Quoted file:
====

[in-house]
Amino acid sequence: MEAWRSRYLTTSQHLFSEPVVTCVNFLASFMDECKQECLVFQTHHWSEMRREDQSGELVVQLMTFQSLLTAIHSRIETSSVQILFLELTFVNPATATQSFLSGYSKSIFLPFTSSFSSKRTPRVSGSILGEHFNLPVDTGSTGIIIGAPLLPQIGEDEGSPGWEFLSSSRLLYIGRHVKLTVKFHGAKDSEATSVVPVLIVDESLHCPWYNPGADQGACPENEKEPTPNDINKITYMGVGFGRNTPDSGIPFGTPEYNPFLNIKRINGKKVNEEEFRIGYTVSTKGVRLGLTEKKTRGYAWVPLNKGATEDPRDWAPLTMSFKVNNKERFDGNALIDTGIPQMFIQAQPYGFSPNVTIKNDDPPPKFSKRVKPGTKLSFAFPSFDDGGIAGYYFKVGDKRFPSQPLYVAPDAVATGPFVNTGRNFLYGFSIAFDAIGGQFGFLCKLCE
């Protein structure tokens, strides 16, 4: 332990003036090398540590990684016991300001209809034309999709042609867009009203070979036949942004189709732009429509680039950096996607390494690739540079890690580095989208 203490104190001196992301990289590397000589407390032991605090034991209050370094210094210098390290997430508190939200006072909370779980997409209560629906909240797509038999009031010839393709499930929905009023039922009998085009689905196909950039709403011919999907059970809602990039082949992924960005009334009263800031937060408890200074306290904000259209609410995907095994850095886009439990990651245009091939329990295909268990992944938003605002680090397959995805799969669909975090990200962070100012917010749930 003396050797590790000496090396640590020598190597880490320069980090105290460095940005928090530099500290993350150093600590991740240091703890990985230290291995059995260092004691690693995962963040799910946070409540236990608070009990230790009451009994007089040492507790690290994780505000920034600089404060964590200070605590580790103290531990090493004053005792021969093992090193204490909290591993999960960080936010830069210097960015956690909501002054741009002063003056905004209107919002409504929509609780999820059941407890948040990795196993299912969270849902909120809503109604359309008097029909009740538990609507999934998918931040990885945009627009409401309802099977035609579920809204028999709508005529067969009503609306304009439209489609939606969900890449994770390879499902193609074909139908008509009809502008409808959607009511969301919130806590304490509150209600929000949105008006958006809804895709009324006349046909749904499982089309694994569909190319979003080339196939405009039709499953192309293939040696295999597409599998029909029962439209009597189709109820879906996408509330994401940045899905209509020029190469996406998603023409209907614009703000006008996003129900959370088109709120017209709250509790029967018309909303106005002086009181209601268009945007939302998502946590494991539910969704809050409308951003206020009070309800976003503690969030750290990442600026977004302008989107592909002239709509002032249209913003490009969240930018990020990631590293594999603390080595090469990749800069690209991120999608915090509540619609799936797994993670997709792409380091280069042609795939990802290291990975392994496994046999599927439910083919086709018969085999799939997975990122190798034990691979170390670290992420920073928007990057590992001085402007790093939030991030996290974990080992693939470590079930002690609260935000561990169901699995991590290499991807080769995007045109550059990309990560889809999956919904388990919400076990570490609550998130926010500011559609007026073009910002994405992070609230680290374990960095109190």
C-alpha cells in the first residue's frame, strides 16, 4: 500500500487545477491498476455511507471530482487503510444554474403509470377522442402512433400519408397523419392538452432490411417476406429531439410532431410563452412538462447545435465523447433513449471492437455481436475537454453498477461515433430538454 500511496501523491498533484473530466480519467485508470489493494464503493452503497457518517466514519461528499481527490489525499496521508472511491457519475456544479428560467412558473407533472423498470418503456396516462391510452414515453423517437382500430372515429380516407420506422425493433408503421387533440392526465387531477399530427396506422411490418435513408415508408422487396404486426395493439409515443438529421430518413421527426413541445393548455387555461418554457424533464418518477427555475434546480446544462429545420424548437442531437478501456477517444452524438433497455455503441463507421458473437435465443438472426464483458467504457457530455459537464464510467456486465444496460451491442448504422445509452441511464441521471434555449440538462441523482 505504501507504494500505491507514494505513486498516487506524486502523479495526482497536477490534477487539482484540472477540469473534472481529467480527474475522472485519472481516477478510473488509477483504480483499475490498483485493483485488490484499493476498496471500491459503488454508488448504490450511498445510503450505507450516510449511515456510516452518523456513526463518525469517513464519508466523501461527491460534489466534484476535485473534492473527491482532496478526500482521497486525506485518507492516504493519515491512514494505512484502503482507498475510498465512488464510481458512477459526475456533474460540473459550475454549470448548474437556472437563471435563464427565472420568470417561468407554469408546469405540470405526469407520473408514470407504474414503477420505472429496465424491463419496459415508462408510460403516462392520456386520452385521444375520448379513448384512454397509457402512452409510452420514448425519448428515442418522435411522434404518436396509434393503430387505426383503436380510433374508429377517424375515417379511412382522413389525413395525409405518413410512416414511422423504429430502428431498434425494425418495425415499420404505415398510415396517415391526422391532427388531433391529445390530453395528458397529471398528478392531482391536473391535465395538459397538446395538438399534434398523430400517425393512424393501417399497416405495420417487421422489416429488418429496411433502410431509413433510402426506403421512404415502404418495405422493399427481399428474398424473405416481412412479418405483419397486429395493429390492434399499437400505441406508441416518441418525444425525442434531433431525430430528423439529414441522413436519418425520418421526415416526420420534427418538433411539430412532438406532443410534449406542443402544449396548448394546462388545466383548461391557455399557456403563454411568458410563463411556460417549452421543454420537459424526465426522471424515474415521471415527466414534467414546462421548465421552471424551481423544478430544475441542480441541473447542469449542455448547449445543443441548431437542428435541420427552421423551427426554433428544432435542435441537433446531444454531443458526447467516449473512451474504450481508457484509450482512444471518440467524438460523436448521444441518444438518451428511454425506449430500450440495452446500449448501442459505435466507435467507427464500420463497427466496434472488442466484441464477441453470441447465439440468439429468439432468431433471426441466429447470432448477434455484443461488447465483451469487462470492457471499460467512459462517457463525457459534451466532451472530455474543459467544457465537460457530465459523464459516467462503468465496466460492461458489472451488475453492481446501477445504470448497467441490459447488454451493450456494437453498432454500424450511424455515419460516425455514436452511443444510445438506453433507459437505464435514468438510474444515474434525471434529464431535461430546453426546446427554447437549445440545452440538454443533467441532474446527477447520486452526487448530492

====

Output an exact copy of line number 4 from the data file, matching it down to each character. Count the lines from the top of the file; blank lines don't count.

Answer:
C-alpha cells in the first residue's frame, strides 16, 4: 500500500487545477491498476455511507471530482487503510444554474403509470377522442402512433400519408397523419392538452432490411417476406429531439410532431410563452412538462447545435465523447433513449471492437455481436475537454453498477461515433430538454 500511496501523491498533484473530466480519467485508470489493494464503493452503497457518517466514519461528499481527490489525499496521508472511491457519475456544479428560467412558473407533472423498470418503456396516462391510452414515453423517437382500430372515429380516407420506422425493433408503421387533440392526465387531477399530427396506422411490418435513408415508408422487396404486426395493439409515443438529421430518413421527426413541445393548455387555461418554457424533464418518477427555475434546480446544462429545420424548437442531437478501456477517444452524438433497455455503441463507421458473437435465443438472426464483458467504457457530455459537464464510467456486465444496460451491442448504422445509452441511464441521471434555449440538462441523482 505504501507504494500505491507514494505513486498516487506524486502523479495526482497536477490534477487539482484540472477540469473534472481529467480527474475522472485519472481516477478510473488509477483504480483499475490498483485493483485488490484499493476498496471500491459503488454508488448504490450511498445510503450505507450516510449511515456510516452518523456513526463518525469517513464519508466523501461527491460534489466534484476535485473534492473527491482532496478526500482521497486525506485518507492516504493519515491512514494505512484502503482507498475510498465512488464510481458512477459526475456533474460540473459550475454549470448548474437556472437563471435563464427565472420568470417561468407554469408546469405540470405526469407520473408514470407504474414503477420505472429496465424491463419496459415508462408510460403516462392520456386520452385521444375520448379513448384512454397509457402512452409510452420514448425519448428515442418522435411522434404518436396509434393503430387505426383503436380510433374508429377517424375515417379511412382522413389525413395525409405518413410512416414511422423504429430502428431498434425494425418495425415499420404505415398510415396517415391526422391532427388531433391529445390530453395528458397529471398528478392531482391536473391535465395538459397538446395538438399534434398523430400517425393512424393501417399497416405495420417487421422489416429488418429496411433502410431509413433510402426506403421512404415502404418495405422493399427481399428474398424473405416481412412479418405483419397486429395493429390492434399499437400505441406508441416518441418525444425525442434531433431525430430528423439529414441522413436519418425520418421526415416526420420534427418538433411539430412532438406532443410534449406542443402544449396548448394546462388545466383548461391557455399557456403563454411568458410563463411556460417549452421543454420537459424526465426522471424515474415521471415527466414534467414546462421548465421552471424551481423544478430544475441542480441541473447542469449542455448547449445543443441548431437542428435541420427552421423551427426554433428544432435542435441537433446531444454531443458526447467516449473512451474504450481508457484509450482512444471518440467524438460523436448521444441518444438518451428511454425506449430500450440495452446500449448501442459505435466507435467507427464500420463497427466496434472488442466484441464477441453470441447465439440468439429468439432468431433471426441466429447470432448477434455484443461488447465483451469487462470492457471499460467512459462517457463525457459534451466532451472530455474543459467544457465537460457530465459523464459516467462503468465496466460492461458489472451488475453492481446501477445504470448497467441490459447488454451493450456494437453498432454500424450511424455515419460516425455514436452511443444510445438506453433507459437505464435514468438510474444515474434525471434529464431535461430546453426546446427554447437549445440545452440538454443533467441532474446527477447520486452526487448530492